Hey there, time traveller!
This article was published 28/2/2011 (2278 days ago), so information in it may no longer be current.
The rumours in recent weeks had Dustin Penner going just about everywhere, but it was the Los Angeles Kings who ended up snagging the big scoring forward from the Edmonton Oilers before the NHL trade deadline Monday.
The Oilers got defence prospect Colten Teubert, a first-round draft pick in 2011 and a conditional 2012 second rounder for the 28-year-old Penner.
It was the biggest move of an interesting, but not very active, deadline day that also saw the Washington Capitals pick up veteran centre Jason Arnott from New Jersey and defenceman Dennis Wideman from Florida.
In all, 35 players and 12 draft picks changed hands in the 16 deals made before the 2 p.m. CT cutoff, the lowest total since 23 players were dealt in 12 transactions on deadline day in 2000.
The Panthers were the busiest team, moving four players -- Wideman, Radek Dvorak, Bryan Allen, Chris Higgins -- to go along with the three they had already dealt away in recent days. But they didn't deal goaltender Tomas Vokoun, who can become an unrestricted free agent on July 1.
Dallas Stars centre Brad Richards also stayed put.
The six-foot-four, 245-pound Penner still owns a home in California from his time with the Anaheim Ducks, where he won a Stanley Cup in 2007.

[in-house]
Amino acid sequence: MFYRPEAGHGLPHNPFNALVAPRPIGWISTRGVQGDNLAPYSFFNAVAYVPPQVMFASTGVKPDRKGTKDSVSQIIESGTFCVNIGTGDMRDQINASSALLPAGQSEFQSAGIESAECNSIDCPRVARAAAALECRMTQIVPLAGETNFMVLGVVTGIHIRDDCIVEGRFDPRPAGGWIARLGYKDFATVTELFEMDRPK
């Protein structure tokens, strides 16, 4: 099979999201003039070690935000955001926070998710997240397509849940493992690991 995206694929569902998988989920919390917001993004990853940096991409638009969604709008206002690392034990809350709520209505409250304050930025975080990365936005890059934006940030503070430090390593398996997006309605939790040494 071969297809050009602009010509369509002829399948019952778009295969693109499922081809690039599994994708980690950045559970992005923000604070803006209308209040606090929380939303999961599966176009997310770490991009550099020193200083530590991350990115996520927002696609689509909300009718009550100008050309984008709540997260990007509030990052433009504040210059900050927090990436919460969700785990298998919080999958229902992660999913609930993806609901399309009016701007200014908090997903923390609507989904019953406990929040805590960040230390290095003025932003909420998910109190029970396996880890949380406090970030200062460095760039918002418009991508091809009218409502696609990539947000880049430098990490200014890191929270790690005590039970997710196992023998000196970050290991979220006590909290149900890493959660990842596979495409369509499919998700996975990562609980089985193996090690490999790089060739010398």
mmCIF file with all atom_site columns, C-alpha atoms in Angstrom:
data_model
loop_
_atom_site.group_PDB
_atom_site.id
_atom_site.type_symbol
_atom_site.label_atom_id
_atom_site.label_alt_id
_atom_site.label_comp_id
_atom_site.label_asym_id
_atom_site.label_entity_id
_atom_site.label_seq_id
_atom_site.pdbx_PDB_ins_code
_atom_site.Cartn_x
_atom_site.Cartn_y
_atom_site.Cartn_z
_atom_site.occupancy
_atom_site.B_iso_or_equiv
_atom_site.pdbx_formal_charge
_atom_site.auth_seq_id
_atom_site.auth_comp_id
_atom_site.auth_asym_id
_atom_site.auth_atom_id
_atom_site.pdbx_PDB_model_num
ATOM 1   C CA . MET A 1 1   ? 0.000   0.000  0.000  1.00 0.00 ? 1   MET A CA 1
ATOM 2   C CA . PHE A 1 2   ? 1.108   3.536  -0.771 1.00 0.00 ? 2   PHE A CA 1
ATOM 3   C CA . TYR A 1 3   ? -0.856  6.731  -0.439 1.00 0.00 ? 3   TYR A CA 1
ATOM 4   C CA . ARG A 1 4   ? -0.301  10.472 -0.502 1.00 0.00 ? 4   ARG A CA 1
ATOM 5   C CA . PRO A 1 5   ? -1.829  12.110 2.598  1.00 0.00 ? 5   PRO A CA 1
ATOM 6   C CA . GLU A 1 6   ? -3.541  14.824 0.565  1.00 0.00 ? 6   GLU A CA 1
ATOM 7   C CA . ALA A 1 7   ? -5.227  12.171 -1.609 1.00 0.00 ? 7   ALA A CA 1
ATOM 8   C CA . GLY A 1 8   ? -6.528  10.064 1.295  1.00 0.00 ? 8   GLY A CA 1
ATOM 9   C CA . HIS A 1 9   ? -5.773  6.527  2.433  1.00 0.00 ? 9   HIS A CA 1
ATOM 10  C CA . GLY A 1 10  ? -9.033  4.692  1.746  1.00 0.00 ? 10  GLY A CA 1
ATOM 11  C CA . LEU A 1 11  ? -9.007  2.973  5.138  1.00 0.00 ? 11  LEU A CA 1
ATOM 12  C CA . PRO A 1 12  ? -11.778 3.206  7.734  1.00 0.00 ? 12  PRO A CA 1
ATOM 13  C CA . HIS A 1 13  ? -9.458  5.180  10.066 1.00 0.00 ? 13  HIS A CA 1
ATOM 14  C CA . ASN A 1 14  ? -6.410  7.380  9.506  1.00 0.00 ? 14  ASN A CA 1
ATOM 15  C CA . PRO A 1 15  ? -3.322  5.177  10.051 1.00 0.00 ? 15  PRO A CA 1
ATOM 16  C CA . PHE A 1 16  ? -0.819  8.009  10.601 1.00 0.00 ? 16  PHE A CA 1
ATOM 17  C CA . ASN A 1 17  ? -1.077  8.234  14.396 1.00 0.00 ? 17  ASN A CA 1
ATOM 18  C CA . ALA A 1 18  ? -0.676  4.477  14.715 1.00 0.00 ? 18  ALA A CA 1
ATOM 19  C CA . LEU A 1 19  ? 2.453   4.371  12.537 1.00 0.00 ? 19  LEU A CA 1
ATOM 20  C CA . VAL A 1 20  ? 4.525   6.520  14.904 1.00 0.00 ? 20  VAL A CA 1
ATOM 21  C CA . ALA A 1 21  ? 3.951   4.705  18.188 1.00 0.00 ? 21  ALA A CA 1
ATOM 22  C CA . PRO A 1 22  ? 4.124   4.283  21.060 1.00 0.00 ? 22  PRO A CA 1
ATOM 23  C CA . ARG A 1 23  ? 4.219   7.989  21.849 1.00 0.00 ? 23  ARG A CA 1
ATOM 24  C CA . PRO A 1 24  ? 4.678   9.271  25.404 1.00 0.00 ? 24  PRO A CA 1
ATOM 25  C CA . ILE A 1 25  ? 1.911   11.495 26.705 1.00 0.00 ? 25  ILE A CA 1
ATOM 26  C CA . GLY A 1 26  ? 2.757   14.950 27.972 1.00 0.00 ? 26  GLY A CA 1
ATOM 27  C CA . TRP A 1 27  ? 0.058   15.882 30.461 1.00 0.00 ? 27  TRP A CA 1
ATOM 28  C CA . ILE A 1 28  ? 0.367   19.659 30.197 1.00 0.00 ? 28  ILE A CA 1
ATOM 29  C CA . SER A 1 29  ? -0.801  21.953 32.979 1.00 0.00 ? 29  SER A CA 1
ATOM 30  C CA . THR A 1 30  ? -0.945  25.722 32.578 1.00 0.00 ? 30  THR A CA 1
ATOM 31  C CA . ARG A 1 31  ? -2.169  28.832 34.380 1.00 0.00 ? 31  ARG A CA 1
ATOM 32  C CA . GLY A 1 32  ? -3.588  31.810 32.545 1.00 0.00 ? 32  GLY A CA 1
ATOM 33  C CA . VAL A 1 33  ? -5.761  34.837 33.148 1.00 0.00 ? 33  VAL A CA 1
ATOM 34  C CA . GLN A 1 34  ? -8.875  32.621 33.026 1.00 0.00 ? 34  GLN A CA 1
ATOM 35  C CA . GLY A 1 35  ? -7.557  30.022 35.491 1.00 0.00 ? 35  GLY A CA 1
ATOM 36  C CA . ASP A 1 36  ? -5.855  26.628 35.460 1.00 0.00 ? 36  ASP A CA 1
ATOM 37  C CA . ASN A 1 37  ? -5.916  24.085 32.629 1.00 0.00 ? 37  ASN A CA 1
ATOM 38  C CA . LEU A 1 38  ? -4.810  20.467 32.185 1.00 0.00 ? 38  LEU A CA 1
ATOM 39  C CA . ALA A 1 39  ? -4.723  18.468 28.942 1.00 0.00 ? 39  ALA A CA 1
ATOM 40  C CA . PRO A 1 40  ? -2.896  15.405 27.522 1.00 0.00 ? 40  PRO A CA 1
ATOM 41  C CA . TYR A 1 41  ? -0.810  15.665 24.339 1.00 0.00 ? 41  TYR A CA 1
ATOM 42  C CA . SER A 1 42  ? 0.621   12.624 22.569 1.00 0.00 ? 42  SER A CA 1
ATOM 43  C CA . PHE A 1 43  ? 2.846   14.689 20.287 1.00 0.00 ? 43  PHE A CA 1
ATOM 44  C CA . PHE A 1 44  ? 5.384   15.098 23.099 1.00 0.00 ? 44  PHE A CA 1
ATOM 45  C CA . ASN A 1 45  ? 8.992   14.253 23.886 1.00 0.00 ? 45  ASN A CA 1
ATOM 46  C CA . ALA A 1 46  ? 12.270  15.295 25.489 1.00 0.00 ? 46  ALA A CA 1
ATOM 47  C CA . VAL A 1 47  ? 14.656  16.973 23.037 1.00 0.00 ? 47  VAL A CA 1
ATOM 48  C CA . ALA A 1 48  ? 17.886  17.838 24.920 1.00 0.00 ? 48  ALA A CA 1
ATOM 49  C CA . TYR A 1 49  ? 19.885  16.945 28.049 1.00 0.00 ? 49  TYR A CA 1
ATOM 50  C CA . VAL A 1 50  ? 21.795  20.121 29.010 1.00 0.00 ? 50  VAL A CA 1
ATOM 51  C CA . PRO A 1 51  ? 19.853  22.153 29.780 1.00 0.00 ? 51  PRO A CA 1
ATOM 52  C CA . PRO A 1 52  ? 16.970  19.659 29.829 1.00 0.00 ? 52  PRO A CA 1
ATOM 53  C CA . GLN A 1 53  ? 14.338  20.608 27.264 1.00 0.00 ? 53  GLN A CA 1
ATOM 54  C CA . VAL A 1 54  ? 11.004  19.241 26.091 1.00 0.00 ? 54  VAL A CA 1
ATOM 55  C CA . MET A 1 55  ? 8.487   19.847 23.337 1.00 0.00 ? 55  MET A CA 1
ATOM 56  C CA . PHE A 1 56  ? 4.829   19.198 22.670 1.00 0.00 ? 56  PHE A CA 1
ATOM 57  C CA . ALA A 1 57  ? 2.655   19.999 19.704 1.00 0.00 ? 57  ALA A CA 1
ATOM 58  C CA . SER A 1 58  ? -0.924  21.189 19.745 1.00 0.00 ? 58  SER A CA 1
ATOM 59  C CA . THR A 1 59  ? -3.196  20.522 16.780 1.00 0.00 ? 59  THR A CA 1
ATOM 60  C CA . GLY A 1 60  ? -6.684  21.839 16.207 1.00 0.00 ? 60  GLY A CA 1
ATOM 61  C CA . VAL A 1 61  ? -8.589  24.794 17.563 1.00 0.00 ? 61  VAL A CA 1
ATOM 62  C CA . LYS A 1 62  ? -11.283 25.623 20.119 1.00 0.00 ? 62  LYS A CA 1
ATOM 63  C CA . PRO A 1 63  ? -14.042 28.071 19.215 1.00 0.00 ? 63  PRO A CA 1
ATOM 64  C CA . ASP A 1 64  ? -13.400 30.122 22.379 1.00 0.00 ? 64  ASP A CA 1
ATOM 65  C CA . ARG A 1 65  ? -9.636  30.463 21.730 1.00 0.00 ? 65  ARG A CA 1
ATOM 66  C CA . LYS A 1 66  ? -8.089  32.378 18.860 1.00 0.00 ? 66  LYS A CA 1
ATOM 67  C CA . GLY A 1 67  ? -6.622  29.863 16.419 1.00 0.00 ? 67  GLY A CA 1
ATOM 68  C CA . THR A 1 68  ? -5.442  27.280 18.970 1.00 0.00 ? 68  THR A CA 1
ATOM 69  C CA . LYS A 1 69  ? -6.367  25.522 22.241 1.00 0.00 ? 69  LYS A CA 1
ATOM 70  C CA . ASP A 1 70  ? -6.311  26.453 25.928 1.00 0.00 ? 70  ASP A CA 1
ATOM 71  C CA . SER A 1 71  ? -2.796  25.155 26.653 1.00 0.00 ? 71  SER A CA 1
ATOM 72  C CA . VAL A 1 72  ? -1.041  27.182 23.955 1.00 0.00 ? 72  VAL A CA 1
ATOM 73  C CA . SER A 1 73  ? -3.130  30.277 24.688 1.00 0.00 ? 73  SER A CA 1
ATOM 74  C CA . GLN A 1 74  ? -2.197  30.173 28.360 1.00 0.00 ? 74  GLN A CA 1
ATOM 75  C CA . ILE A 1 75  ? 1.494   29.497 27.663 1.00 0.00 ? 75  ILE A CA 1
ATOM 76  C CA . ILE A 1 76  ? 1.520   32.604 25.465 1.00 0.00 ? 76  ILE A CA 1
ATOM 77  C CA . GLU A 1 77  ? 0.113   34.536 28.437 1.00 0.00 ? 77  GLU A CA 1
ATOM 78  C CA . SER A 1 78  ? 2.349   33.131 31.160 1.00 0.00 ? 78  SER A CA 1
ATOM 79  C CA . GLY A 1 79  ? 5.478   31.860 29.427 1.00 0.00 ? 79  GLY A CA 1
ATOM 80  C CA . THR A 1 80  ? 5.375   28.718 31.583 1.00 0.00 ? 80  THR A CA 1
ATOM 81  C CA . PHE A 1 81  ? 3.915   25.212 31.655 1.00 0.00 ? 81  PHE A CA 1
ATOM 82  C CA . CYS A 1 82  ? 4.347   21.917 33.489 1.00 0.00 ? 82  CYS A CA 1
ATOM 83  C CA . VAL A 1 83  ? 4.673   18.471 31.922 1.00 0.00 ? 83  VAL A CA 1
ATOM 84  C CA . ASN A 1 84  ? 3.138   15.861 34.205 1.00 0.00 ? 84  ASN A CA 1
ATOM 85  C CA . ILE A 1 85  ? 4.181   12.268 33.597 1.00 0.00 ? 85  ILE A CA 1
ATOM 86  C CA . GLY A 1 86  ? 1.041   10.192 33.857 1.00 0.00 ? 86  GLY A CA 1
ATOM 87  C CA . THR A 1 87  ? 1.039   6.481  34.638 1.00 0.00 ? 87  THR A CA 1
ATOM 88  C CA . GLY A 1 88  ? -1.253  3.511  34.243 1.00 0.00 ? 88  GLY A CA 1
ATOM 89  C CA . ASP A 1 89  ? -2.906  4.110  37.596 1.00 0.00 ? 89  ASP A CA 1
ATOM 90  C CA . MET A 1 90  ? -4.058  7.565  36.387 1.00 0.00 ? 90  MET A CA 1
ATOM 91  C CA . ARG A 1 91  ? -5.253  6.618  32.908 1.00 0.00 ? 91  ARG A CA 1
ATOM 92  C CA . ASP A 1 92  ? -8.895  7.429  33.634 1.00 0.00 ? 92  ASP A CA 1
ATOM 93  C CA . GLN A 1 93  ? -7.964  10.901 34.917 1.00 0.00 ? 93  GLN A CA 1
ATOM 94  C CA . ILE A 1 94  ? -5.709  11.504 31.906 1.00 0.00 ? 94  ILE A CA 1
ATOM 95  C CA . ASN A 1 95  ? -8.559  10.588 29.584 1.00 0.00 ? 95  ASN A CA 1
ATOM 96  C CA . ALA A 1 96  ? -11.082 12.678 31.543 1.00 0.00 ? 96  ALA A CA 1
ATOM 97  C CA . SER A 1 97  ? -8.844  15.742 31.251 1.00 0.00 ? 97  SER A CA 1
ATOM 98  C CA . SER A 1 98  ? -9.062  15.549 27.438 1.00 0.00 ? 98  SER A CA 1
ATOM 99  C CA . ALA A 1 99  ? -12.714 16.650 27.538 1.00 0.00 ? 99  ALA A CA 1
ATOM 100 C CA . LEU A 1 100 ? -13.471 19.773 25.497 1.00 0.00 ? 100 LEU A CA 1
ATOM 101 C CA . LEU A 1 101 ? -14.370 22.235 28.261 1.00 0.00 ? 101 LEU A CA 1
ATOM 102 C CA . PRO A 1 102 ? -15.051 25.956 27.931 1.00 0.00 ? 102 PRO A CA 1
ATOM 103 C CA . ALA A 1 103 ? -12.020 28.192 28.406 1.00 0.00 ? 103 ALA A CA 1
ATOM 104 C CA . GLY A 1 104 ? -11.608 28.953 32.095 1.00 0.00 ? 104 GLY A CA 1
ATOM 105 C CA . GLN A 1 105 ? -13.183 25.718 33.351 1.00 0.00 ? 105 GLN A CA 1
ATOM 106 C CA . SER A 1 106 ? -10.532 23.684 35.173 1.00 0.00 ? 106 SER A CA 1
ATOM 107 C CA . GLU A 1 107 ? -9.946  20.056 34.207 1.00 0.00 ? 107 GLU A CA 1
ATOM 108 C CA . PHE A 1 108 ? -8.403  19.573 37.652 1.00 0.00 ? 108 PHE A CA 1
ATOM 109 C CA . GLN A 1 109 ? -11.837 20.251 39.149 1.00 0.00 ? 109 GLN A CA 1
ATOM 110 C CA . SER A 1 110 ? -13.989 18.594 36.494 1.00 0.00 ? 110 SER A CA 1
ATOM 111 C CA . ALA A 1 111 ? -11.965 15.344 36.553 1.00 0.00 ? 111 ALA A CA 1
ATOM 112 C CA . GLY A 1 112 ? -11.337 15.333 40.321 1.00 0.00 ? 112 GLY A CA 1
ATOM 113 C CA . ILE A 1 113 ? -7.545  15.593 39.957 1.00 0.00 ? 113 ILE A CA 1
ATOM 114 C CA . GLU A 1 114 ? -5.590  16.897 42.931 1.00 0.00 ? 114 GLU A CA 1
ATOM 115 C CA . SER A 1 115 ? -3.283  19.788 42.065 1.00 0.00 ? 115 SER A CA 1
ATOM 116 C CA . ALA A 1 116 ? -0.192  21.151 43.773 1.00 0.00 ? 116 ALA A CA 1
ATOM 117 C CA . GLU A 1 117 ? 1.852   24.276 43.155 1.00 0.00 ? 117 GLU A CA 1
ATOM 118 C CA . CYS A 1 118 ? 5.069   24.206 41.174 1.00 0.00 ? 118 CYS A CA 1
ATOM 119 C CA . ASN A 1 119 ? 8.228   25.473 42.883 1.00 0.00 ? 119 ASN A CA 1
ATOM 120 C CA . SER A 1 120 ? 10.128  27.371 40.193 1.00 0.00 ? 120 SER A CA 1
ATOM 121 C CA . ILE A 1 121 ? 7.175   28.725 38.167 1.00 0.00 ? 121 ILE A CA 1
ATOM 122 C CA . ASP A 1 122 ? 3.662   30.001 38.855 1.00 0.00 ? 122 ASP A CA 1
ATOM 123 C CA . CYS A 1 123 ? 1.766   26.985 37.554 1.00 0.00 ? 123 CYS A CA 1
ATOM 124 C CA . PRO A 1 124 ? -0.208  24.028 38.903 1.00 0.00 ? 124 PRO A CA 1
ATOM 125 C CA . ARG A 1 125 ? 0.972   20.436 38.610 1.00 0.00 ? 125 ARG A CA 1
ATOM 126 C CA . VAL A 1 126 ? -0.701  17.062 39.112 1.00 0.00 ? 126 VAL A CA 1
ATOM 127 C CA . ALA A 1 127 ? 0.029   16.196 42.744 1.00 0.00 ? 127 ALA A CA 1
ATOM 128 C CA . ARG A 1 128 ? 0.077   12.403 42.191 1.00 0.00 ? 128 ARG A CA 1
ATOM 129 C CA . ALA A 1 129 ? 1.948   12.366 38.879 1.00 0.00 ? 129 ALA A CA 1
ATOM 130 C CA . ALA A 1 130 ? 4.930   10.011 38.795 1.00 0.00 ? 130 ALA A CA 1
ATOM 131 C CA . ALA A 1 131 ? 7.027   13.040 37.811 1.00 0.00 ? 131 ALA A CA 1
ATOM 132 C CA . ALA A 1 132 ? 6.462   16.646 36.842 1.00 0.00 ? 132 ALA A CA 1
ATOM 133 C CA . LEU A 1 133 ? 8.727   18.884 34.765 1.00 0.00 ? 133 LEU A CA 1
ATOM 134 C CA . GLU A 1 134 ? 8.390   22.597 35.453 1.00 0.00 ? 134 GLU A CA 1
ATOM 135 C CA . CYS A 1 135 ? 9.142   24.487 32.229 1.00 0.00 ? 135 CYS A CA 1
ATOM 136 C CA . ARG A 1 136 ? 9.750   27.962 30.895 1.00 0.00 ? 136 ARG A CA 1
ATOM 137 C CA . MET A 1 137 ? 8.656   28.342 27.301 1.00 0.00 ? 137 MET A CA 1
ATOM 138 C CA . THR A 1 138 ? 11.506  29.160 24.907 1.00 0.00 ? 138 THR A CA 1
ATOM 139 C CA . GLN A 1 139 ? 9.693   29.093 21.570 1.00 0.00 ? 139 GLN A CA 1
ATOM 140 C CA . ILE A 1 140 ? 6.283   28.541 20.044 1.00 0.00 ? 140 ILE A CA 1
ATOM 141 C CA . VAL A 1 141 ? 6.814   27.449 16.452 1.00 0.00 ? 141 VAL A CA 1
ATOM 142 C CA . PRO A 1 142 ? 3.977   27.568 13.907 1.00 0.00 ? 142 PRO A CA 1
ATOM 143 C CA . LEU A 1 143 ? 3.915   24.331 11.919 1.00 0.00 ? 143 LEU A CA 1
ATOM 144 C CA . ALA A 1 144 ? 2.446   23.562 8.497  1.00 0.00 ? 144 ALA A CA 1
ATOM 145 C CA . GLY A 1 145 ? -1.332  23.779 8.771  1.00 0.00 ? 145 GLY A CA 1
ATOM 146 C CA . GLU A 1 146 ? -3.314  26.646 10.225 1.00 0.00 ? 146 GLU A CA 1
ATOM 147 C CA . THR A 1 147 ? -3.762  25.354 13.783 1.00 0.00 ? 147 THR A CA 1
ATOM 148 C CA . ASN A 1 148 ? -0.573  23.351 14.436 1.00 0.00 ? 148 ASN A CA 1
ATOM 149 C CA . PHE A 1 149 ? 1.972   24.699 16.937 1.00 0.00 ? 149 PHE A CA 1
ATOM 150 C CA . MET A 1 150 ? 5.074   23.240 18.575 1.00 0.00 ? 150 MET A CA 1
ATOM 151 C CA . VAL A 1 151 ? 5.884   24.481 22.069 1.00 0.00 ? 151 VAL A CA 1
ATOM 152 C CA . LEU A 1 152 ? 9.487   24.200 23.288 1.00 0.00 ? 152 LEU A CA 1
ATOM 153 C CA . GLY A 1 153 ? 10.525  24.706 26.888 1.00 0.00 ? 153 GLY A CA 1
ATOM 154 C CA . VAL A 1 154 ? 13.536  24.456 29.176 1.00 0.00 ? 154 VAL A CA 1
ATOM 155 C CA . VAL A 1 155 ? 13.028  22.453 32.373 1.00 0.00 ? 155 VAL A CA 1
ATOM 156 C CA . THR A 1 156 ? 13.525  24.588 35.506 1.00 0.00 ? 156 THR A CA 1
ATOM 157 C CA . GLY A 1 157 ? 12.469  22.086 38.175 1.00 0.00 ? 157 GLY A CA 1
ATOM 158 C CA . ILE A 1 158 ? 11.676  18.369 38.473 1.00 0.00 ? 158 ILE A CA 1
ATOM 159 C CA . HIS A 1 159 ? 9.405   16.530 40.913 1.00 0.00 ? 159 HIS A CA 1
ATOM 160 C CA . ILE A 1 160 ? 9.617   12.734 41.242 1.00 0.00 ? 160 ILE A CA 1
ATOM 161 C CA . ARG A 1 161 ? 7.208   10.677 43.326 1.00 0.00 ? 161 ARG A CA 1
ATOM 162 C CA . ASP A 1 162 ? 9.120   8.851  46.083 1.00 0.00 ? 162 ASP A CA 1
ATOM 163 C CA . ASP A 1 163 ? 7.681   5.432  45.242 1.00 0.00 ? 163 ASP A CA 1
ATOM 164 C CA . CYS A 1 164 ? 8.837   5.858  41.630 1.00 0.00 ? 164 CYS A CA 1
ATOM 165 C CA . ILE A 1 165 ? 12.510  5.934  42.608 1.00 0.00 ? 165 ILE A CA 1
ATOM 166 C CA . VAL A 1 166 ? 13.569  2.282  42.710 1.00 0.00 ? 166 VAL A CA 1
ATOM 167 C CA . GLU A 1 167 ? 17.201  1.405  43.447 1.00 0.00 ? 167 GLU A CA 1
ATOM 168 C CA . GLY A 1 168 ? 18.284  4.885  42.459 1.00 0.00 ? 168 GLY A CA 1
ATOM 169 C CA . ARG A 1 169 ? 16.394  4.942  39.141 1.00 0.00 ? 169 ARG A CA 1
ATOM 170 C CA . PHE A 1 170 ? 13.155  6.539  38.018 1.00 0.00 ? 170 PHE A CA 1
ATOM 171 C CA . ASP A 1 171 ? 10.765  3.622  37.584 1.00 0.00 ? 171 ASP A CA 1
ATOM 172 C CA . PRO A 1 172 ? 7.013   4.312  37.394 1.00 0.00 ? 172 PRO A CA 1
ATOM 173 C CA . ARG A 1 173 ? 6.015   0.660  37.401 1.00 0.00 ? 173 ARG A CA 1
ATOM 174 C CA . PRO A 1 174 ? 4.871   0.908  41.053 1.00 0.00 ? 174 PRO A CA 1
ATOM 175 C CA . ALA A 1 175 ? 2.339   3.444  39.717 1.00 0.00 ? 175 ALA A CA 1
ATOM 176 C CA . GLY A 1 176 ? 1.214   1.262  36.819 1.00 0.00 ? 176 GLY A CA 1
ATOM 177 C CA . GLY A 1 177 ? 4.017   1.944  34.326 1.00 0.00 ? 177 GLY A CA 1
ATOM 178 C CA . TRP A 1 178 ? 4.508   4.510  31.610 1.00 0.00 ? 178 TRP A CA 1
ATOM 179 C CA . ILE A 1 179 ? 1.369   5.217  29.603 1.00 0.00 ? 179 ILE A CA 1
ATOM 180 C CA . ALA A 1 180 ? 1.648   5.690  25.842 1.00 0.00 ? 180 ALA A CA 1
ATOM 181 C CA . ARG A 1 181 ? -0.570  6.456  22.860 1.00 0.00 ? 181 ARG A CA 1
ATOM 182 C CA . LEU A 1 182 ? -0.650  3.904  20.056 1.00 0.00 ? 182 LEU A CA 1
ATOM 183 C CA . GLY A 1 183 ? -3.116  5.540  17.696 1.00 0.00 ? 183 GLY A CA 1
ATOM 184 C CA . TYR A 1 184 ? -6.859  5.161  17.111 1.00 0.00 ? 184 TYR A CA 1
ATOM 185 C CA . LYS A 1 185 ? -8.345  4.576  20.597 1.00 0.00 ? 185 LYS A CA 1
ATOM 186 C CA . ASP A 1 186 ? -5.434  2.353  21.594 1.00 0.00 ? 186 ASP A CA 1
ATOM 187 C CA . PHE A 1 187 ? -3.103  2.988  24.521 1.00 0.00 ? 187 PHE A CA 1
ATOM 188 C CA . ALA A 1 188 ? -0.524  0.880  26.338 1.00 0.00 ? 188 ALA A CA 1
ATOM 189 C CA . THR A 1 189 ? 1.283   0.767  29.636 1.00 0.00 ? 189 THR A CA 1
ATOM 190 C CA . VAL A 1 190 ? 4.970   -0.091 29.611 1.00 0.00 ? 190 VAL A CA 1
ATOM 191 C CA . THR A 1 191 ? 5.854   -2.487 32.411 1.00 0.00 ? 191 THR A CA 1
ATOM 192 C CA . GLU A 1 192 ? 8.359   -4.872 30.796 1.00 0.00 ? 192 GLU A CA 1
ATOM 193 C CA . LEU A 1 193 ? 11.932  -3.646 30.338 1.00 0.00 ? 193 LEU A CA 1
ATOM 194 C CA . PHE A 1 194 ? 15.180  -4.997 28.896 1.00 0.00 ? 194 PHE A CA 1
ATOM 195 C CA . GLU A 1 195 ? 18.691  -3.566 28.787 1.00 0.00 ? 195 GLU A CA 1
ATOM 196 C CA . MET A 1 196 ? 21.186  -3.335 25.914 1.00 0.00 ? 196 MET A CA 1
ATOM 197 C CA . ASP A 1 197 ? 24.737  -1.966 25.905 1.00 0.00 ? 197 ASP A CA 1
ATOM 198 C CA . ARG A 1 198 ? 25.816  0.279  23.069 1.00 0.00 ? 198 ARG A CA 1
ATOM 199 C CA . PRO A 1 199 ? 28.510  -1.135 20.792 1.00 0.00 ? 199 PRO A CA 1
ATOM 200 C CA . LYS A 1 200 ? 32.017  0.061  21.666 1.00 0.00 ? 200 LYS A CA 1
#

The Winkler, Man., native arrived in Edmonton the following season sporting a US$21 million, five-year contract that has one more season to run. After scoring 23 goals his in his first campaign with the Oilers, Penner dipped to 17 in 2008-09 before rebounding last season with career-highs of 32 goals and 63 points.
He has 21 goals in 61 games in 2010-11 and was sought by just about every team looking for offence.
"I came here with a big contract," Penner said in Edmonton after the deal was completed. "That also comes with big expectations and if I tried to meet everyone's expectations I would drive myself insane.
"So I focused on becoming more consistent, and a player who could play every position. I think I'm on my way to that. I'm not there yet and it's too bad I won't be able to do it here."
The Capitals got exactly what they were seeking in Arnott, who can slot in as second-line centre, and Wideman, who can play the point in the absence of the injured Mike Green.
"Dennis Wideman is a good power-play guy, a good puck mover," said Capitals coach Bruce Boudreau.
-- The Canadian Press